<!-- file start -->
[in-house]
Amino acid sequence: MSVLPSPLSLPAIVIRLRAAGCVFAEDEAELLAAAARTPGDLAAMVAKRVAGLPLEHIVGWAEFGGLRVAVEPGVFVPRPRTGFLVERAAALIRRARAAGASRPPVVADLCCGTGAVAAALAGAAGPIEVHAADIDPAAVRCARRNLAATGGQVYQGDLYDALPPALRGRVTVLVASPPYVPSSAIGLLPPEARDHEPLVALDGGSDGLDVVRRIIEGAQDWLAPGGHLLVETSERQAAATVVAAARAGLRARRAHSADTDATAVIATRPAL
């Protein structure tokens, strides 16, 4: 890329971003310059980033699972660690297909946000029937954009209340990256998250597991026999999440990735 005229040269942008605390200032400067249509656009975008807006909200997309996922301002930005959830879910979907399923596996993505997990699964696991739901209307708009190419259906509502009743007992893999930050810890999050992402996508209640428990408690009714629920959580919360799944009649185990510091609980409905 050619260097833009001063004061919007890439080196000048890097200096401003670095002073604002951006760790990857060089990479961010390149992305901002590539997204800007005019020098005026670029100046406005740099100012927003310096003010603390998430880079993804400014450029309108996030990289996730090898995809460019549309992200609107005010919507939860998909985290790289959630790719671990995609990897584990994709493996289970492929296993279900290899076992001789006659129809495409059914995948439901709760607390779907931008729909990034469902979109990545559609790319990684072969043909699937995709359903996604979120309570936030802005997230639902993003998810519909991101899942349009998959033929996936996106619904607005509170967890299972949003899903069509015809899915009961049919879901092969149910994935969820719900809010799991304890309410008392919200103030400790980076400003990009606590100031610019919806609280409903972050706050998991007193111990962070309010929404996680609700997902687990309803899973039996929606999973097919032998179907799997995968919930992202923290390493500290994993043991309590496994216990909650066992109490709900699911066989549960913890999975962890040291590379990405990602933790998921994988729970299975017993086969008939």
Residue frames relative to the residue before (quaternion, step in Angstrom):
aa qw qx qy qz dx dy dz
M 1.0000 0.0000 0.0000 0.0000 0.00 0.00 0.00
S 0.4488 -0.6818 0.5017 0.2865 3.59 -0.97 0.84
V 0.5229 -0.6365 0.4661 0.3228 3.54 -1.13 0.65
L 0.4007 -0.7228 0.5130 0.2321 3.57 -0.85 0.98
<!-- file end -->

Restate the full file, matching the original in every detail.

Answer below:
[in-house]
Amino acid sequence: MSVLPSPLSLPAIVIRLRAAGCVFAEDEAELLAAAARTPGDLAAMVAKRVAGLPLEHIVGWAEFGGLRVAVEPGVFVPRPRTGFLVERAAALIRRARAAGASRPPVVADLCCGTGAVAAALAGAAGPIEVHAADIDPAAVRCARRNLAATGGQVYQGDLYDALPPALRGRVTVLVASPPYVPSSAIGLLPPEARDHEPLVALDGGSDGLDVVRRIIEGAQDWLAPGGHLLVETSERQAAATVVAAARAGLRARRAHSADTDATAVIATRPAL
């Protein structure tokens, strides 16, 4: 890329971003310059980033699972660690297909946000029937954009209340990256998250597991026999999440990735 005229040269942008605390200032400067249509656009975008807006909200997309996922301002930005959830879910979907399923596996993505997990699964696991739901209307708009190419259906509502009743007992893999930050810890999050992402996508209640428990408690009714629920959580919360799944009649185990510091609980409905 050619260097833009001063004061919007890439080196000048890097200096401003670095002073604002951006760790990857060089990479961010390149992305901002590539997204800007005019020098005026670029100046406005740099100012927003310096003010603390998430880079993804400014450029309108996030990289996730090898995809460019549309992200609107005010919507939860998909985290790289959630790719671990995609990897584990994709493996289970492929296993279900290899076992001789006659129809495409059914995948439901709760607390779907931008729909990034469902979109990545559609790319990684072969043909699937995709359903996604979120309570936030802005997230639902993003998810519909991101899942349009998959033929996936996106619904607005509170967890299972949003899903069509015809899915009961049919879901092969149910994935969820719900809010799991304890309410008392919200103030400790980076400003990009606590100031610019919806609280409903972050706050998991007193111990962070309010929404996680609700997902687990309803899973039996929606999973097919032998179907799997995968919930992202923290390493500290994993043991309590496994216990909650066992109490709900699911066989549960913890999975962890040291590379990405990602933790998921994988729970299975017993086969008939």
Residue frames relative to the residue before (quaternion, step in Angstrom):
aa qw qx qy qz dx dy dz
M 1.0000 0.0000 0.0000 0.0000 0.00 0.00 0.00
S 0.4488 -0.6818 0.5017 0.2865 3.59 -0.97 0.84
V 0.5229 -0.6365 0.4661 0.3228 3.54 -1.13 0.65
L 0.4007 -0.7228 0.5130 0.2321 3.57 -0.85 0.98